Varadkar studied medicine and worked as a junior doctor in Dublin hospitals for several years, before qualifying as a general practitioner in 2010. He left medicine to become a full-time politician and had his name removed from the medical registry in 2013.

His office did not provide further details on what medical work he would be doing but The Irish Times reported it understood that Varadkar would be helping assess suspected COVID-19 patients over the phone. People who believe they may have been exposed to COVID-19 are advised to call their doctors to receive an initial assessment rather than going in person in order to prevent the risk of infecting others.

“Dr Varadkar rejoined the Medical Register last month. He has offered his services to the HSE for one session a week in areas that are within his scope of practice. Many of his family and friends are working in the health service. He wanted to help out even in a small way,” the Taoiseach’s office said in a statement.

Ireland’s health service last month appealed for former healthcare professionals to register to be available during the epidemic, which is expected to put a huge strain on the country’s hospitals. In three days, 50,000 people responded to the call, according to the national broadcaster

Varadkar is the son of a doctor and a nurse, and his partner, Matthew Barrett, as well as his two sisters and their husbands, also work in the health services.

Ireland’s current count of recorded COVID-19 cases stands at 4,443, according to statistics from its department of health. Of those, 1,203 have been hospitalized.

The government last week reached an agreement to effectively take over parts of 19 private hospitals for three months during the epidemic, making beds and other facilities there only for public use.

Varadkar currently leads a caretaker government following a seismic general election in February that saw his party Fine Gael and the other traditional party of power, Fianna Fáil, beaten by the nationalist party Sinn Féin, the former political wing of the Irish Republican Army.

Varadkar resigned following the election after Ireland’s parliament failed to elect a Taoiseach but he has stayed on because the parties have so far been unable to agree on a coalition government and the pandemic has disrupted those negotiations. Sinn Féin leader Mary Lou McDonald has demanded that her party has a right to form a “change government” with other left-wing parties. This week she accused Fine Gael and Fianna Fail of trying to keep Sinn Féin out of power while co-opting its policies.

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f11photo/iStock(RIO DE JANEIRO) -- Many of the 1.5 million people living in the slums of Rio de Janeiro have been forced into making heartbreaking decisions as the novel coronavirus threatens their very survival.

According to the Data Favela research institute, 70% of families living in Brazil’s slums, known as favelas, have already experienced a drop in income due to the coronavirus outbreak.

The institute's research was based on interviews with more than 1,000 residents in 262 communities across Brazil.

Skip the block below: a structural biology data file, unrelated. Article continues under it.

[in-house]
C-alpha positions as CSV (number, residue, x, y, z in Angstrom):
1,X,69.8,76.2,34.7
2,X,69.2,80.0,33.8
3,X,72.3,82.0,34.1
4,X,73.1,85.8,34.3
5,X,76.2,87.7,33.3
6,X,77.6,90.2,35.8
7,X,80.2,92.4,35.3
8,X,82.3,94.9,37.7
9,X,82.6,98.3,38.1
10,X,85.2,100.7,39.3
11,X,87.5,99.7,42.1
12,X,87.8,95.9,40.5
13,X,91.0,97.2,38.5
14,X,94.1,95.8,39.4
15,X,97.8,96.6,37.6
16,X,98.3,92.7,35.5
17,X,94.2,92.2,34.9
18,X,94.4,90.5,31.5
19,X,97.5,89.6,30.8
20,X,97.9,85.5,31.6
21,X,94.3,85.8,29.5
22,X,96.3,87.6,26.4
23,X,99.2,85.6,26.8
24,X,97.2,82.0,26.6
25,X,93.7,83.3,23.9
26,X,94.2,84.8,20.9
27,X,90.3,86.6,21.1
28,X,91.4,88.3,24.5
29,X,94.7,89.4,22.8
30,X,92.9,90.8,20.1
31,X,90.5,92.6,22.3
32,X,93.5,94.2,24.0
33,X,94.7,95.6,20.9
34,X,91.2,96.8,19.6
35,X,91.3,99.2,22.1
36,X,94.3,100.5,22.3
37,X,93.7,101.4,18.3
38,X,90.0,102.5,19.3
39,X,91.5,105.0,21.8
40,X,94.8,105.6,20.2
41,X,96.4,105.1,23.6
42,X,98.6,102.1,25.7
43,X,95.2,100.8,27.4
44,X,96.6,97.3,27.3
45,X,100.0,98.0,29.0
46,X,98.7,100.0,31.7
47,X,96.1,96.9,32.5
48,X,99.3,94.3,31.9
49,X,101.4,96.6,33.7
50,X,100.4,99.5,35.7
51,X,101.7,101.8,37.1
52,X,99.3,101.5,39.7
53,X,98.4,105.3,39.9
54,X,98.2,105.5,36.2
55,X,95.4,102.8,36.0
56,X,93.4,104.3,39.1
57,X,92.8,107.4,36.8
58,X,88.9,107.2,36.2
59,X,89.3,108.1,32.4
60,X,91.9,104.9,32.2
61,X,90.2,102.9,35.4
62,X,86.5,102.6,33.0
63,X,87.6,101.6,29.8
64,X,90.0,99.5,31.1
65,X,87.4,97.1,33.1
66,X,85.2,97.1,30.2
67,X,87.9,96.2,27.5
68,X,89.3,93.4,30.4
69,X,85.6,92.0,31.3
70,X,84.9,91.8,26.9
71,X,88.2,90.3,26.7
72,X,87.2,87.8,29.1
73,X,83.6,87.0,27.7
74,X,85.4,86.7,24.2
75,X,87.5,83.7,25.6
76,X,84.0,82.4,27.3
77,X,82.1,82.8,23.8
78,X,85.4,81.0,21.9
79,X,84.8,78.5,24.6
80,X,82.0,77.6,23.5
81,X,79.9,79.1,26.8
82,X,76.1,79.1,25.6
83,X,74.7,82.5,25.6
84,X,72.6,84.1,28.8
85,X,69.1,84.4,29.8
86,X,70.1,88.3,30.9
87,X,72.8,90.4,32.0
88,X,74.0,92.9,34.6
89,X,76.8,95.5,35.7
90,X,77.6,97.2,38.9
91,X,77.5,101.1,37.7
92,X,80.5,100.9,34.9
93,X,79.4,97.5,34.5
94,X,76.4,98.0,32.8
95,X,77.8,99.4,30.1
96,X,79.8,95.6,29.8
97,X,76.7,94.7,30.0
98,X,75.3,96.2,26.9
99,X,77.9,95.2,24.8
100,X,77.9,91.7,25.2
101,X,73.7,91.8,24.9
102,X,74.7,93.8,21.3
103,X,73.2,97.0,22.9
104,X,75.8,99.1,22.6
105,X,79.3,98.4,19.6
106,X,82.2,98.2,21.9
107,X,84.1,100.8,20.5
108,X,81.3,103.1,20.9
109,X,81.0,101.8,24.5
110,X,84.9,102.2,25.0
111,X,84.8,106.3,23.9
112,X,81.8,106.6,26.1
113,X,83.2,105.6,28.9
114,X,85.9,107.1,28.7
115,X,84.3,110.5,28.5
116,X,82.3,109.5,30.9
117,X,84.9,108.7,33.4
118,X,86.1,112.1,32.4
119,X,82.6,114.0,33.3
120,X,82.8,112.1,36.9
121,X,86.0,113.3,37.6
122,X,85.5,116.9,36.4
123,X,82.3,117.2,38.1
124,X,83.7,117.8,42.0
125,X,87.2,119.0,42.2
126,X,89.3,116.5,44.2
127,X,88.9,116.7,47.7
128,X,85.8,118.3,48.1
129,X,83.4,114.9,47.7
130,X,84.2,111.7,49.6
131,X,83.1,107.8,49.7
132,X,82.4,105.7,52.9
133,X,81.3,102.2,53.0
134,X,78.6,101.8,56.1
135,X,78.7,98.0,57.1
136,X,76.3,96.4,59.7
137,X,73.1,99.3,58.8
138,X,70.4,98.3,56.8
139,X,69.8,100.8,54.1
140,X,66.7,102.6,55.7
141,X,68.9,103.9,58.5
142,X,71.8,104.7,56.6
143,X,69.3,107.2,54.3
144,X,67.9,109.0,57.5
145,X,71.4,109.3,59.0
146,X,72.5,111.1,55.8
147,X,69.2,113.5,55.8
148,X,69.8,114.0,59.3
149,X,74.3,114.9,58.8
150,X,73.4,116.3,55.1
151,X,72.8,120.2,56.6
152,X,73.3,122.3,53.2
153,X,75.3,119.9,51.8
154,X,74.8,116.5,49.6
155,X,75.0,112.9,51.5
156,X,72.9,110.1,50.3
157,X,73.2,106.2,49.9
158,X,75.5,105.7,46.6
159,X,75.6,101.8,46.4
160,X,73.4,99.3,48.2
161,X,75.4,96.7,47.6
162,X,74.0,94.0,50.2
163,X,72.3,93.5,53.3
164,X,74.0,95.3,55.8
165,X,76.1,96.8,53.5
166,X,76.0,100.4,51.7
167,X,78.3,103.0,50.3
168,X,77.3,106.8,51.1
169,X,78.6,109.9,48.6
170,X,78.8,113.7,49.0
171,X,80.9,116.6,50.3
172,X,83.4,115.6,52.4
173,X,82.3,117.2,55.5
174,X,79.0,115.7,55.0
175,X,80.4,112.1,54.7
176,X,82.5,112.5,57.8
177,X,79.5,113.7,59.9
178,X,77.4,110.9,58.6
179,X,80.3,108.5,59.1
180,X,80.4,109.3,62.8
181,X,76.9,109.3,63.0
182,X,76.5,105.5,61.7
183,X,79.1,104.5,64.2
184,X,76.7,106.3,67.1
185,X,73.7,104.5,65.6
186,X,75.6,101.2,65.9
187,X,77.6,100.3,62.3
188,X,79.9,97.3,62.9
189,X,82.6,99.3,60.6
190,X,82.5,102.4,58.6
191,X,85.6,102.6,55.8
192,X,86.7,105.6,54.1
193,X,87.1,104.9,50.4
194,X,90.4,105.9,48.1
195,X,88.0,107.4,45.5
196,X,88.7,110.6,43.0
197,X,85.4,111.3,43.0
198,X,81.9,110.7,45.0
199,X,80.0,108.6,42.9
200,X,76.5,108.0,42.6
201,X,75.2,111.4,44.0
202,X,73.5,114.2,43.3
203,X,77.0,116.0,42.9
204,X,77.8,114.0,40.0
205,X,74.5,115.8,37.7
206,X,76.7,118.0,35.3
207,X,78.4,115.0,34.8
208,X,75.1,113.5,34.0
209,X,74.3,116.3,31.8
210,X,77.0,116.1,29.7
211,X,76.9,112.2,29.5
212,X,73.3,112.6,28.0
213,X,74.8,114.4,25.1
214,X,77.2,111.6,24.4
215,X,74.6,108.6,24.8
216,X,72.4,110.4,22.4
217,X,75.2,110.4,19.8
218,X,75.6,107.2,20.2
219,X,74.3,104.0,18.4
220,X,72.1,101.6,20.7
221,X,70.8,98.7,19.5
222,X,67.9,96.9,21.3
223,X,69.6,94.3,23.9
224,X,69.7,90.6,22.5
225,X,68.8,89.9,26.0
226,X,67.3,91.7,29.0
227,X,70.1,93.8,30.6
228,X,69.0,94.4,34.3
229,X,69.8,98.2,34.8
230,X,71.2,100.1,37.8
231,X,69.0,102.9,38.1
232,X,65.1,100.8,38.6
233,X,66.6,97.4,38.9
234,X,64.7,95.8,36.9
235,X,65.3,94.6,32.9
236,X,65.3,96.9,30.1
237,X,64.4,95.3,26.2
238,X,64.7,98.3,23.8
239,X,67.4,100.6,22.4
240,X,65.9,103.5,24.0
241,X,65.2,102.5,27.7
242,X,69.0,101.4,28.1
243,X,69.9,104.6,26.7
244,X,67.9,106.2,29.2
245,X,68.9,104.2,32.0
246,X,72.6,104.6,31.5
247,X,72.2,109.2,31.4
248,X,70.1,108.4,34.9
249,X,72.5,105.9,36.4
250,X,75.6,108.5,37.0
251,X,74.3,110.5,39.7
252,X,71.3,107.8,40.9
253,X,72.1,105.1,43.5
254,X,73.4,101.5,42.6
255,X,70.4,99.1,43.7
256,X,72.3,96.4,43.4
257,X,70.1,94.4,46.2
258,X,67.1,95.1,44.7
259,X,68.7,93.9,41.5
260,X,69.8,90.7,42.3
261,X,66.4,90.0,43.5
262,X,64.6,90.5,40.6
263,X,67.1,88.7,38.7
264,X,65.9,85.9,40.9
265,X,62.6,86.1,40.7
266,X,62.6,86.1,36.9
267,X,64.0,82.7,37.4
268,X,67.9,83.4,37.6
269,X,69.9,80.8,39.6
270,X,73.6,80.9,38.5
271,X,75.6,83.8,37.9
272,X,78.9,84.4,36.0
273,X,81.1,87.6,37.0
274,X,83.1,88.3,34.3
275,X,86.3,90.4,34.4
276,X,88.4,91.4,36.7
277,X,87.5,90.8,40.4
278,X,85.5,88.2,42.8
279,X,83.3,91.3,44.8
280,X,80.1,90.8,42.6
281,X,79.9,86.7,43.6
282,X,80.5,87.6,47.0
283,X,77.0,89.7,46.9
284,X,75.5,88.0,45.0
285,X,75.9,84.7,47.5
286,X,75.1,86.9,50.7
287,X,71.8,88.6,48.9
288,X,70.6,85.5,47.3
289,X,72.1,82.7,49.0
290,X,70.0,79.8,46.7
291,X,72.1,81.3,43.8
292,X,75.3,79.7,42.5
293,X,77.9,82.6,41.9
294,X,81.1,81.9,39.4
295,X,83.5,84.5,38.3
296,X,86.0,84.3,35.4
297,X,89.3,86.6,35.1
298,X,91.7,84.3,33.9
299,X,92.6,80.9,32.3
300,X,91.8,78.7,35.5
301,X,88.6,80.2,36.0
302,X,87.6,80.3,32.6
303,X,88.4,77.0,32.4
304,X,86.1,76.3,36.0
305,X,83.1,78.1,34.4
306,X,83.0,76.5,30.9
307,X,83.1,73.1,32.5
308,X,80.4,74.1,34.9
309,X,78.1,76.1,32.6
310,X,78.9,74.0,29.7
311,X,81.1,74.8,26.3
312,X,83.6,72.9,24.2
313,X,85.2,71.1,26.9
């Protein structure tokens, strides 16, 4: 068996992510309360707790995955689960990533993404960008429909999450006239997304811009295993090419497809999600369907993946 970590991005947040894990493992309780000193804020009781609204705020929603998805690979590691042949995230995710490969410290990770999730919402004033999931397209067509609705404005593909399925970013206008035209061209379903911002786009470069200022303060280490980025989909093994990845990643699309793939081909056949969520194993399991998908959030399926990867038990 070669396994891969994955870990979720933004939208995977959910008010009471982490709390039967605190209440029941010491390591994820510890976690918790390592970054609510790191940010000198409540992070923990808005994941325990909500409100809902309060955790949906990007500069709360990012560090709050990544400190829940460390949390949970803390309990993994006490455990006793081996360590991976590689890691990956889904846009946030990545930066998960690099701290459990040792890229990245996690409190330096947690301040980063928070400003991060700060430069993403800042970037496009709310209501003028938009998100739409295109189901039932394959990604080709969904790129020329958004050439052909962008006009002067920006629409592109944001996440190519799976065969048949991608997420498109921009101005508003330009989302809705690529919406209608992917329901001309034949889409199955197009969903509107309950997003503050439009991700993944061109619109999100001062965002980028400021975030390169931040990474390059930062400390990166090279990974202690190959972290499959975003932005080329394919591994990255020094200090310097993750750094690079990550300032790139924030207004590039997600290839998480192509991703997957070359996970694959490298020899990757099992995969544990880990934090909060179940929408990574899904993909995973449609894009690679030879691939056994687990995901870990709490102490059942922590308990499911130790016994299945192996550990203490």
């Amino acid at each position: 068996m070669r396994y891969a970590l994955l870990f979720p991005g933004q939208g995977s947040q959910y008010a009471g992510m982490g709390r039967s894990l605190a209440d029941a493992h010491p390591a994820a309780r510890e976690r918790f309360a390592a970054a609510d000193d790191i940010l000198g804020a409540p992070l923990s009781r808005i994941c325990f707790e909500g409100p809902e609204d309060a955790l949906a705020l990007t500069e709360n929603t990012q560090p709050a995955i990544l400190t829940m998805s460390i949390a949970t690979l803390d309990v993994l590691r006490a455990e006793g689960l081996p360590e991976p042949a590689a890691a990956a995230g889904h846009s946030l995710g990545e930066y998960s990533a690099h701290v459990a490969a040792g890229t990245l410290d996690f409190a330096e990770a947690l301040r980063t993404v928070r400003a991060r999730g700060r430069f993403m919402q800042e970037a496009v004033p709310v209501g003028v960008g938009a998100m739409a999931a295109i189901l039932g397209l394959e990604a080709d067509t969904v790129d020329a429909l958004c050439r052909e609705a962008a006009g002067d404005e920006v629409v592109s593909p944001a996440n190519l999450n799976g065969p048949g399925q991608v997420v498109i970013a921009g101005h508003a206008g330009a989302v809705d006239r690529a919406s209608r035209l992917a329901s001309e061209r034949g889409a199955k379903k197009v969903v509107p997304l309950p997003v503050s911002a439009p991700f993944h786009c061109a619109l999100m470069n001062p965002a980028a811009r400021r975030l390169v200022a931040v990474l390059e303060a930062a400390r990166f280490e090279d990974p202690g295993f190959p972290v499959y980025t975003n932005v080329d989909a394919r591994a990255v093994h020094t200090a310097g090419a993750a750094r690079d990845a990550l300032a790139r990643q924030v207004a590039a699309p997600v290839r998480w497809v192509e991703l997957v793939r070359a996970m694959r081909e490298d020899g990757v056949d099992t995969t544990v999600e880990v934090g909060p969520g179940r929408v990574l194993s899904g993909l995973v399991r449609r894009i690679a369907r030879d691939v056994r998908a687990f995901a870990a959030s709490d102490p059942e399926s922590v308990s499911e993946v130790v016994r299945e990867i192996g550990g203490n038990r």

"This is so strange, this virus has been brought by the riches[t] from holiday," Vinicius Magalhaes, a 67-year-old who makes his living selling sunglasses in the streets of Leblon, one of the richest neighborhoods in Rio de Janeiro, told ABC News. "What can I do except working? If I stay home I will die of starvation.”

With the closing of stores, typically low-paid workers such as doormen, waiters, dishwashers and street-sellers have been fired or laid off with unpaid vacations until further notice.

There have been four confirmed cases of COVID-19 in Rocinha, the largest favela in Brazil situated on the hills overlooking Rio’s Sao Conrado district, according to the health secretary.

Edith C, 39, who moved to Rocinha 25 years ago, is now divorced with three children. She performs pedicures and manicures in a salon in a commercial gallery which closed three weeks ago after all non-essential stores were ordered to shutter their doors.

"When I don't work, I don't earn money. If I don't leave my house I don't give food to my children," she told ABC News. "My life was always fighting but I never thought I would sacrifice eating at night."

According to DataFavela, as many as 47% of favela residents are self-employed and are particularly vulnerable to the economic hardships wrought by coronavirus.

But the luxury of staying home as recommended by the governor of Rio is clearly not possible for all classes of the Brazilian population.

Despite the pandemic, Edith continues to work. She leaves her house to attend to a few regular customers at their homes in the south zone of Rio. Last week, Edith only made 120 reais (around $20), just enough to buy rice for her family and to buy her transportation tickets.

Renato Meirelles, the founder of DataFavela, told ABC News that it is very different to be confined in a house with a full range of amenities versus the cramped conditions in a favela.

The types of behavior displayed by Edith, he added, poses a further risk as she could bring back the virus to her community.

Meirelles said the government should subsidize incomes during the pandemic in order to avoid social chaos.

"If people are hungry and do not receive support it could turn very bad. People could just start robbing to eat. We are convinced of it,” he said.

President Jair Bolsonaro, meanwhile, has minimized the impact of the coronavirus. He has repeatedly called for Brazilians to resume economic activity, describing the virus as a "small cold."